Anon writes: Just skimmed through SB 362. Arghh!! I haven't really compared it to the old law but so far I see the bill:
1. Removes your right to a lawyer. That's right:
all private contracts between an attorney and an employee...are against public policy and void.
I suppose employers can still hire squadrons of lawyers to try to squash your claim.
I wonder if this workers comp bill is the quid pro quo for the minimum wage bill. That would explain RAM's sudden and uncharacteristic burst of zeal to get it done now.
2. Imposes HMO-style utilization review (i.e., DOL will be making medical decisions, not your doctor):
[DOL] shall adopt...a coordinated set of medical practice guidelines and associated regulations and procedures to guide utilization of medical treatments in workers’ compensation... prescription drug utilization, inpatient hospitalization and length of stay, diagnostic testing, physical therapy, chiropractic care and palliative care.
3. Certification requirement implements a two-level certification for for health care providers.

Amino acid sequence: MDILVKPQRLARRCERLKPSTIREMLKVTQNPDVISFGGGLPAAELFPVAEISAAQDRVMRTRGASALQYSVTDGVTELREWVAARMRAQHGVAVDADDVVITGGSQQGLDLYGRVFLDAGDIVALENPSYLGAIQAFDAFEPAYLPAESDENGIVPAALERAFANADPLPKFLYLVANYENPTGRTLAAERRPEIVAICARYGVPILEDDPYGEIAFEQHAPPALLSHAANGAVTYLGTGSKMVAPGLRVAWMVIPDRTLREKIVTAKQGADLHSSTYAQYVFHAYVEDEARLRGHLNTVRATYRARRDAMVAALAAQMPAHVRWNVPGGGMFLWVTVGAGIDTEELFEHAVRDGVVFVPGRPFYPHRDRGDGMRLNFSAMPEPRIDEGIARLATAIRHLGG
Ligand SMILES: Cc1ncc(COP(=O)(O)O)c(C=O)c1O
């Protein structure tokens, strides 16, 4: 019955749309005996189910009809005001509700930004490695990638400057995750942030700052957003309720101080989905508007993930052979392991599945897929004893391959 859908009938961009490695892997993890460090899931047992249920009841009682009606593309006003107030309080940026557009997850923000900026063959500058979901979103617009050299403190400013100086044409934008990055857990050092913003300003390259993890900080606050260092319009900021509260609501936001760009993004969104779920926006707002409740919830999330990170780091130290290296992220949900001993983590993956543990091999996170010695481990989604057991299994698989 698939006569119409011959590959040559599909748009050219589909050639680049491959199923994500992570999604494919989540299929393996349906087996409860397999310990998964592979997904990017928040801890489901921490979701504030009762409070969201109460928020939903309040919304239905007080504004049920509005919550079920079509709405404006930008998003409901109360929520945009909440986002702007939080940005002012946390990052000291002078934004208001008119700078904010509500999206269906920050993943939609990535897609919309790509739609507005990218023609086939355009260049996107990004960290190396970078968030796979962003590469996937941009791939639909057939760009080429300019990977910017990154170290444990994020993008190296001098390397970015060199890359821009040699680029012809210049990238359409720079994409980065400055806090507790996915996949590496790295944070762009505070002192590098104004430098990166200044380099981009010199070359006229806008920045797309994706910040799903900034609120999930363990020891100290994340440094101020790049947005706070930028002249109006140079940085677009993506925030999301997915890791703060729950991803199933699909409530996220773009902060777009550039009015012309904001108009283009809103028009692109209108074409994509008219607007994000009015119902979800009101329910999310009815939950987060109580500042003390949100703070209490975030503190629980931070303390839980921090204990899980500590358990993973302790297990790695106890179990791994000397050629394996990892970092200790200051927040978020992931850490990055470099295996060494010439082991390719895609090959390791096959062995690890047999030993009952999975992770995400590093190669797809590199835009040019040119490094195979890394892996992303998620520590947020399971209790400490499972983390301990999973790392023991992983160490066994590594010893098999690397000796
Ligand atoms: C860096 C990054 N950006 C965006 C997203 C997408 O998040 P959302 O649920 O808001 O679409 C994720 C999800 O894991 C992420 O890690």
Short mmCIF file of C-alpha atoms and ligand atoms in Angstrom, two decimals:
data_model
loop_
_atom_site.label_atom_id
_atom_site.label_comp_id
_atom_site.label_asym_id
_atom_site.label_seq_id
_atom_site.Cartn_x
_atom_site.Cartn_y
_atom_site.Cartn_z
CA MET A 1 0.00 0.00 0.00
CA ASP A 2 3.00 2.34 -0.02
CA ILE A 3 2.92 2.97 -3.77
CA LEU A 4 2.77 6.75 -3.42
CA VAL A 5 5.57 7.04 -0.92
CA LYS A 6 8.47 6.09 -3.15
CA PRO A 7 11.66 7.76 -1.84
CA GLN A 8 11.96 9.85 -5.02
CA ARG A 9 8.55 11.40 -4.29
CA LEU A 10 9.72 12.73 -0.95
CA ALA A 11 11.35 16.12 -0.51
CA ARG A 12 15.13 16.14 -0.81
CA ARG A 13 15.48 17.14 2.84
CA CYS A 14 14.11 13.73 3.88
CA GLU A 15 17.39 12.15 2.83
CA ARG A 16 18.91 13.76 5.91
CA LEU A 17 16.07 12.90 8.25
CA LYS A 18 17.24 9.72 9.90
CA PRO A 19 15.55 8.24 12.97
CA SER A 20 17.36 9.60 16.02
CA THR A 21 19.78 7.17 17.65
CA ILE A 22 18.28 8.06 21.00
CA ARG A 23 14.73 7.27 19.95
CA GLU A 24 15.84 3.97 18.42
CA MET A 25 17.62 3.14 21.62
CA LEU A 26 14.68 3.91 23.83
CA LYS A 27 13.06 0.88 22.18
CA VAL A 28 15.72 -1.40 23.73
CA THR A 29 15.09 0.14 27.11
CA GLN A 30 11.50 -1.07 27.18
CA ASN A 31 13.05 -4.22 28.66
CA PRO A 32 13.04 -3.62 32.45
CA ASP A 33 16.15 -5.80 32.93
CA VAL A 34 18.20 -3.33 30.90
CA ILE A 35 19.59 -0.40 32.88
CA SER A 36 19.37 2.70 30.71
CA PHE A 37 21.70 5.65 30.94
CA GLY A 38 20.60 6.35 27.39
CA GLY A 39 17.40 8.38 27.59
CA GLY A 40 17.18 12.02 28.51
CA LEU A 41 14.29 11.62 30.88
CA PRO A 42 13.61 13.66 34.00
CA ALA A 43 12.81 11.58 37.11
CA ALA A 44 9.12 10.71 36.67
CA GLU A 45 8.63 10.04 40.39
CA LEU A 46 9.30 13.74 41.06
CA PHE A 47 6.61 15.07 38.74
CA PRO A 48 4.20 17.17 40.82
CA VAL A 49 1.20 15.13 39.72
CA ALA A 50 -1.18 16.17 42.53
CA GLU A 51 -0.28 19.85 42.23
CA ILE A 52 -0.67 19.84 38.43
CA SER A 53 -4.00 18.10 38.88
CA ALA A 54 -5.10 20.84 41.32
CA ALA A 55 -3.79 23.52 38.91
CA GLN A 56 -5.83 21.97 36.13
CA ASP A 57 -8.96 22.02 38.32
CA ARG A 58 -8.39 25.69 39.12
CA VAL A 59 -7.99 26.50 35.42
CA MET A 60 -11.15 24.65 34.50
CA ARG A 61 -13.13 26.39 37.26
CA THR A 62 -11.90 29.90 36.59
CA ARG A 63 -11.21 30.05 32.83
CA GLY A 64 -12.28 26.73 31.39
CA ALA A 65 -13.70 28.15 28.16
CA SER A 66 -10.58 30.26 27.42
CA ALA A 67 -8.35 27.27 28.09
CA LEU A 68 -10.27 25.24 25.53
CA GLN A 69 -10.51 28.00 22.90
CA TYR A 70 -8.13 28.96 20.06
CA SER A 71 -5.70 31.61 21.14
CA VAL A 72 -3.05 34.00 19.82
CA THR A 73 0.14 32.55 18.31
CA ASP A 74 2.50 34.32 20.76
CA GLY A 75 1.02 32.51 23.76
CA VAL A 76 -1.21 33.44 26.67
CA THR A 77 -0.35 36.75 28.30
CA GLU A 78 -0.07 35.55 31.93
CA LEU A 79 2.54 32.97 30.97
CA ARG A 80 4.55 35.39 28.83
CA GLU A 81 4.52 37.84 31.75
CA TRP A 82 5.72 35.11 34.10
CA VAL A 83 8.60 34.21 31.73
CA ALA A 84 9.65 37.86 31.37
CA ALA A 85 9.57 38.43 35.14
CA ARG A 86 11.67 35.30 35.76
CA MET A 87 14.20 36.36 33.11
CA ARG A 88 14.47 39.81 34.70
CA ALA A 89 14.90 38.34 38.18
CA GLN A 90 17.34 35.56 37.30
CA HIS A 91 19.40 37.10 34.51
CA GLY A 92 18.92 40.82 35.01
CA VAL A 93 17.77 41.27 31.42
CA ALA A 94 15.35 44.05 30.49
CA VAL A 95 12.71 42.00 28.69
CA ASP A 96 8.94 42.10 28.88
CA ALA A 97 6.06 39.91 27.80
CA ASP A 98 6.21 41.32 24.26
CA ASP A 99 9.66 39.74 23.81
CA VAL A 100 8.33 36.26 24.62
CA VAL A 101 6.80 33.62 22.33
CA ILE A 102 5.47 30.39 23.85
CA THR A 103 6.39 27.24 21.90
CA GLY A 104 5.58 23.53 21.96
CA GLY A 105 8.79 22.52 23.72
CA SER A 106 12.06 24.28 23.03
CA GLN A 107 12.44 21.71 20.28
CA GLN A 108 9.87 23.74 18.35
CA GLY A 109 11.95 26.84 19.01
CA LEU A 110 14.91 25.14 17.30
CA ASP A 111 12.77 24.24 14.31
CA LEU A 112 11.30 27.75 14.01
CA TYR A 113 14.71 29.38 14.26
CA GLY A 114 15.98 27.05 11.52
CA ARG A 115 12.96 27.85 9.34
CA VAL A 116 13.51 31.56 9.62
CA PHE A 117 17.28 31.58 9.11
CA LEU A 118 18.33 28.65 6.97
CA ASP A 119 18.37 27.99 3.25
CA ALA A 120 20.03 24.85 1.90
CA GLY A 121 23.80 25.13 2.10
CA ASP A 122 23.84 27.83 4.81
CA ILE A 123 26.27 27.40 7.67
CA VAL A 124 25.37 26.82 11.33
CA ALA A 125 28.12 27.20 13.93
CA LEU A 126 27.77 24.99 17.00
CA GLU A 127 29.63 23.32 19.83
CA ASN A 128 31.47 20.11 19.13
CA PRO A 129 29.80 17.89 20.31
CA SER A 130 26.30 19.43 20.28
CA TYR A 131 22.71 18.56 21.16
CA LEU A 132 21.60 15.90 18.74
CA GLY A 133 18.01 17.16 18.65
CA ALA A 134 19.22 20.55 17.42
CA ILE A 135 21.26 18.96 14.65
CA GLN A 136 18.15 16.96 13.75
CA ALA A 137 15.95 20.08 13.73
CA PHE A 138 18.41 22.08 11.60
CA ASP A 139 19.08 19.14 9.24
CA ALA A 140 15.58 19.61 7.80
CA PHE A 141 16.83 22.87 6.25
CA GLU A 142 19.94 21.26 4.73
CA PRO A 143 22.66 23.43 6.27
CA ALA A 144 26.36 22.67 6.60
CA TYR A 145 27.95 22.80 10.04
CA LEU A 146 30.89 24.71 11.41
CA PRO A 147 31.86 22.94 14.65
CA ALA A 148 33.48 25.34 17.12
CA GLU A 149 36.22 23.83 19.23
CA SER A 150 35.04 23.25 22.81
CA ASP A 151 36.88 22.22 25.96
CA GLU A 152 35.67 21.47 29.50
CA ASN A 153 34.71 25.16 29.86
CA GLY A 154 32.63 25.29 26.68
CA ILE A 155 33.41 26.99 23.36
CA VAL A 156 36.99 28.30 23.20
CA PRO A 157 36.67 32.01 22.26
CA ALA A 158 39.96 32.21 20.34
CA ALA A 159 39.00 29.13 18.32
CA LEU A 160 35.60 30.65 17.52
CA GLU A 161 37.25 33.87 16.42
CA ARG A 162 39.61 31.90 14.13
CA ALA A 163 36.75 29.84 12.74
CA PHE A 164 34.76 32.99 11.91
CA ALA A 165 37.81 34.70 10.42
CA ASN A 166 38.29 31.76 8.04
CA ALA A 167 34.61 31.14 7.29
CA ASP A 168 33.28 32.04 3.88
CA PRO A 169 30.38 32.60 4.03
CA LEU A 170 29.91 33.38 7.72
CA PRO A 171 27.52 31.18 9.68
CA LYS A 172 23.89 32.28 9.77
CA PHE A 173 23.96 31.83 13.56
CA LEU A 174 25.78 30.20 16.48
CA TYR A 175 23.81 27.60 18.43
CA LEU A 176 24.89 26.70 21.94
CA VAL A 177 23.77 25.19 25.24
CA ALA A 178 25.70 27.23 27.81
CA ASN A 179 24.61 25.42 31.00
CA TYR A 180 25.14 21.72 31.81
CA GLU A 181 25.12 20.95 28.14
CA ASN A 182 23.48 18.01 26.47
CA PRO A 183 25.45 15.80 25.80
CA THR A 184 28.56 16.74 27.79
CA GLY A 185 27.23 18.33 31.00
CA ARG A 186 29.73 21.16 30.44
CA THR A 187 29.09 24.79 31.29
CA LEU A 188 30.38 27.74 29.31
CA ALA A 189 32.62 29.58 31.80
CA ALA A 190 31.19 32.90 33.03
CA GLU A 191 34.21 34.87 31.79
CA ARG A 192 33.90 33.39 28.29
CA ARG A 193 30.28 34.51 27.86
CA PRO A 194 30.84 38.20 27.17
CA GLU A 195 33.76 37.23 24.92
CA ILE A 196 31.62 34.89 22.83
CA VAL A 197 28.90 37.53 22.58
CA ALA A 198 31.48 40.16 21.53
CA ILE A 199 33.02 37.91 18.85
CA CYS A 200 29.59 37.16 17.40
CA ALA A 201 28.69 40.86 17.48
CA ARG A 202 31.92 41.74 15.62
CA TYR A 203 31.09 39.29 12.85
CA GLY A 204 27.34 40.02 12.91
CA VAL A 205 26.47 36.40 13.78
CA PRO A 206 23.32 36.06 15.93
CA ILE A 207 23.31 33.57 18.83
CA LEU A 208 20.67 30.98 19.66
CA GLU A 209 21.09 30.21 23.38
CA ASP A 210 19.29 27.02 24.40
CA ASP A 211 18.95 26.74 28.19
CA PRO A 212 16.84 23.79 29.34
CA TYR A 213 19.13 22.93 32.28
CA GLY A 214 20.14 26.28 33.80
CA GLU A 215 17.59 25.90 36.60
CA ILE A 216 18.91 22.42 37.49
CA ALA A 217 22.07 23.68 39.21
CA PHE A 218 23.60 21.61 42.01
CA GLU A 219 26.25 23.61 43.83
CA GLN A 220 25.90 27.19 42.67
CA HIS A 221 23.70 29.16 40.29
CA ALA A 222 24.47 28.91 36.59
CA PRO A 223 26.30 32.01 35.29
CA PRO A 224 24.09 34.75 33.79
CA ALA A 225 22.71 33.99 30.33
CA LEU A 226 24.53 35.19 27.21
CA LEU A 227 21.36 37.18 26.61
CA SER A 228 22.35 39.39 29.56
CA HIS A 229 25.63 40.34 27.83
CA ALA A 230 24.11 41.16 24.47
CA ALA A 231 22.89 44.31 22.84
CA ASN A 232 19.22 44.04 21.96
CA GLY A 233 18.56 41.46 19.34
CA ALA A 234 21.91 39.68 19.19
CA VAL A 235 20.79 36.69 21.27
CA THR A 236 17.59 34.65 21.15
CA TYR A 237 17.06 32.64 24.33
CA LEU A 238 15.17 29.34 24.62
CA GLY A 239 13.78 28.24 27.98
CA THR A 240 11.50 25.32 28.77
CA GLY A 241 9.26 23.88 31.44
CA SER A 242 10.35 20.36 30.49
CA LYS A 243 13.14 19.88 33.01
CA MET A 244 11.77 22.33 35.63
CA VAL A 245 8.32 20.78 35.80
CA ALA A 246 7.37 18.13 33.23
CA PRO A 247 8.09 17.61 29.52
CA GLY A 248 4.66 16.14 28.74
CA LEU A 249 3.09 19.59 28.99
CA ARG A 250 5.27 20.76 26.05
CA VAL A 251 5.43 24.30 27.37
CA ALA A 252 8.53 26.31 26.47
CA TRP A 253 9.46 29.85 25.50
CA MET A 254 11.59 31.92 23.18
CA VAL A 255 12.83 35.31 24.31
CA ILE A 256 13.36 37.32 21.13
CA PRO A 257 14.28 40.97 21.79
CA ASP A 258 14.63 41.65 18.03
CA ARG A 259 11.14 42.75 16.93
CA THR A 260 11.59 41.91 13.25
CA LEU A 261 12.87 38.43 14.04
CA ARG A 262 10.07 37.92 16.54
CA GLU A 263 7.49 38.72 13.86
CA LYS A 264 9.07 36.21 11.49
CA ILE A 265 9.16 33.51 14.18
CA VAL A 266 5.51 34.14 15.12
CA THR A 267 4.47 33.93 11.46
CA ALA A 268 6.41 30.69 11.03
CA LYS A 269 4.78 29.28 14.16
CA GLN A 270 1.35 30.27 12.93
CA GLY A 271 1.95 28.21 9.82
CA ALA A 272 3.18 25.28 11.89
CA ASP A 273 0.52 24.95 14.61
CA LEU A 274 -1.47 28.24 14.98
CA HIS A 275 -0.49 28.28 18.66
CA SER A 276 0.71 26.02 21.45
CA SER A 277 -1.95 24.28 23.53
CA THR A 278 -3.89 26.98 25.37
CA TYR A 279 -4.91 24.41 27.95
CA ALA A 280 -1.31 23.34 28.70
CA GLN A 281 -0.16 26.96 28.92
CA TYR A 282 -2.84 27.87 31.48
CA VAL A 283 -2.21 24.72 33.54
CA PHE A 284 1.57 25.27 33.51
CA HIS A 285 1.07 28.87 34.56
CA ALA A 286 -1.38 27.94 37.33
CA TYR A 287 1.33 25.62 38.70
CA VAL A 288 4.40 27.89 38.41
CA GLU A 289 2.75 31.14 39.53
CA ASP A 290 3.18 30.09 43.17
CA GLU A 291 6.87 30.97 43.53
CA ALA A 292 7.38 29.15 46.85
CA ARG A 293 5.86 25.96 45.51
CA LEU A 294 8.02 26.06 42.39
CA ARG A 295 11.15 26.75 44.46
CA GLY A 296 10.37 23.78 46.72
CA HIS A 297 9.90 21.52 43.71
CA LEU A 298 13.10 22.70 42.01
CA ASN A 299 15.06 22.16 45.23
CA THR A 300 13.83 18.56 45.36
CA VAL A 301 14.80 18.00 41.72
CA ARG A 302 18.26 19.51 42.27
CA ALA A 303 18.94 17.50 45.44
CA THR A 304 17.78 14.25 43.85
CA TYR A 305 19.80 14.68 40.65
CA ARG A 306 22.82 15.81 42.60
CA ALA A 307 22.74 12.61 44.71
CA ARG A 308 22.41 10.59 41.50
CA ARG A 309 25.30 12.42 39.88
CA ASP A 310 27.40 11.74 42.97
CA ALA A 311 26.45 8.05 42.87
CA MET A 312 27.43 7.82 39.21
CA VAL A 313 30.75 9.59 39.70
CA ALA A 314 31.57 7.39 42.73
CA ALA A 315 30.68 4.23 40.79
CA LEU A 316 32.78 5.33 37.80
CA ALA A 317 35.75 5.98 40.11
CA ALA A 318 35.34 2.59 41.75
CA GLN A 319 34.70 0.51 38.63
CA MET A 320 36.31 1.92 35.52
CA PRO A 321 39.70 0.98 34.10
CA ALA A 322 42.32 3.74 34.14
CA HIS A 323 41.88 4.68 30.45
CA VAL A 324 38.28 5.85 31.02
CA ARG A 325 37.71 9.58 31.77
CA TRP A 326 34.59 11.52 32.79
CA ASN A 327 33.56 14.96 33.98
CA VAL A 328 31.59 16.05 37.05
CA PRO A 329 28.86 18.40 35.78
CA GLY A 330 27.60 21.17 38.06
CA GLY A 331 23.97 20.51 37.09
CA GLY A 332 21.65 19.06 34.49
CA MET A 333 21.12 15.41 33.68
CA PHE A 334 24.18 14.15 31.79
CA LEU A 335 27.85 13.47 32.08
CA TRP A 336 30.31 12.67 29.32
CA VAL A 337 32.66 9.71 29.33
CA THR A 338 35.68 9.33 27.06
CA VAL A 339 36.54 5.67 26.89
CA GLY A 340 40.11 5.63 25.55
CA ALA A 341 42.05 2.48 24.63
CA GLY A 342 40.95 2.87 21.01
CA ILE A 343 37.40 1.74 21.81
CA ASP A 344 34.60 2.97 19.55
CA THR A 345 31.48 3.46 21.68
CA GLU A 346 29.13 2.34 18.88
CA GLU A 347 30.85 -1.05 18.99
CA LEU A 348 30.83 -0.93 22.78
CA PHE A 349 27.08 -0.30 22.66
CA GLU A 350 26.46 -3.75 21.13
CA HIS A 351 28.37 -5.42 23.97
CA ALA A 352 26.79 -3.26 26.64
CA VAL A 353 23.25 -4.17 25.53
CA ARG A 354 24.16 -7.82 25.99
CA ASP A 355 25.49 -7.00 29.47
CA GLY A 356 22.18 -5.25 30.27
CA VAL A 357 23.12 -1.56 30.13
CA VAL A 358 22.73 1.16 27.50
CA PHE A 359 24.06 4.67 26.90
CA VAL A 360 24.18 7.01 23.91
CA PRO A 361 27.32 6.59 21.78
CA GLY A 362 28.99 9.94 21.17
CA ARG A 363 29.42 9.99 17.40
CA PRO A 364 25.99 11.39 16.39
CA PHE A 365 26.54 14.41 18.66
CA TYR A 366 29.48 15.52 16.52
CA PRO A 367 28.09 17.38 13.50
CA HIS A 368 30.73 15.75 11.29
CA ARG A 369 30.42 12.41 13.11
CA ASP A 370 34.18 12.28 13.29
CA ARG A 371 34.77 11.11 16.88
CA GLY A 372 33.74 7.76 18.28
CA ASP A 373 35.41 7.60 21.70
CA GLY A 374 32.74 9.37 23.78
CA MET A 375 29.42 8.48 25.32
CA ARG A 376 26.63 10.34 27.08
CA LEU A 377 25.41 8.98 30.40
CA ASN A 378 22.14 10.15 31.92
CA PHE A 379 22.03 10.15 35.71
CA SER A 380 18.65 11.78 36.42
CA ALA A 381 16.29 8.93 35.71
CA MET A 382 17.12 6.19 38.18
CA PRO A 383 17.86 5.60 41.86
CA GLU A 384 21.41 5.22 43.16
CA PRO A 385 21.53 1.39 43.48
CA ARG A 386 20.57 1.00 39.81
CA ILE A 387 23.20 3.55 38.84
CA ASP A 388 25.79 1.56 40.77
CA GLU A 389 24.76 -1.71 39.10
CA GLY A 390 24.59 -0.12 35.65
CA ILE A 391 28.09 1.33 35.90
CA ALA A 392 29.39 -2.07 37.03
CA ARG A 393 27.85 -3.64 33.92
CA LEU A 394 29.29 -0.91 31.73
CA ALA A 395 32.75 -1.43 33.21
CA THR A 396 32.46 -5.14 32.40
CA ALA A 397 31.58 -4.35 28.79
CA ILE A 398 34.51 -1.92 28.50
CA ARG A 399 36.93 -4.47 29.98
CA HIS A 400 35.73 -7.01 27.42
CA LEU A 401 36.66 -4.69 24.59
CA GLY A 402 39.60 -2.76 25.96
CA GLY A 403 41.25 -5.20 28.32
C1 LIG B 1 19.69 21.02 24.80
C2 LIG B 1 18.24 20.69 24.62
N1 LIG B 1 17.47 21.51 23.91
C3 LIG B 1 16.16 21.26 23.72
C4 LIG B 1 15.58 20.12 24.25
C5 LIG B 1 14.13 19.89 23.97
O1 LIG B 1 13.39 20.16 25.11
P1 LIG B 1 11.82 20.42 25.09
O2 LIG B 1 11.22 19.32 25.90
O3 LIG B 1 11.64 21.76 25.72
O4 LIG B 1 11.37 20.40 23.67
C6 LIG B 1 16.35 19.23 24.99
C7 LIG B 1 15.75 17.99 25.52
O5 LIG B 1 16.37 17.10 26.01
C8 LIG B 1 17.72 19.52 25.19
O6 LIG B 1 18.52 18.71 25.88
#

- If the provider doesn't have Cert Level 1, injured workers have to get pre-authorized.
- If you don't have Cert Level 2, you aren't permitted to rate the severity of the workers disability and you can't testify to IAB or OWC (Office of Workers Comp).
Truthfully, I don't completely understand the impact of these certifications but, since DOL doles them out according to hazy criteria, there seems to be a lot of opportunity for mischief and favoritism, and I suspect it is designed to grandfather in certain large existing practices in Delaware. It smells like a deal.
All in all this bill looks like a hit on Delaware's workers. When the claim is made that Delaware has high workers comp costs, that's because workers are well-protected in Delaware and are receiving what's due to them. Currently workers can file a workers comp case WITH A LAWYER who will follow the case and make sure the worker gets what he or she is owed. This assistance is necessary because injuries can play out over an entire lifetime, and employers will never cease to find new ways to cut you off. Therfore an attorney's assistance is essential to protect your rights, especially at a time when you may be broke, sick/hurt, or both.
That's all for now, just from a first reading.
I'll have to see if Robert Aurbach wants to respond. I know from his comments on the show that he feels that the bill ensures that the savings gleaned from cutting lawyers out of the loop will acrue to workers.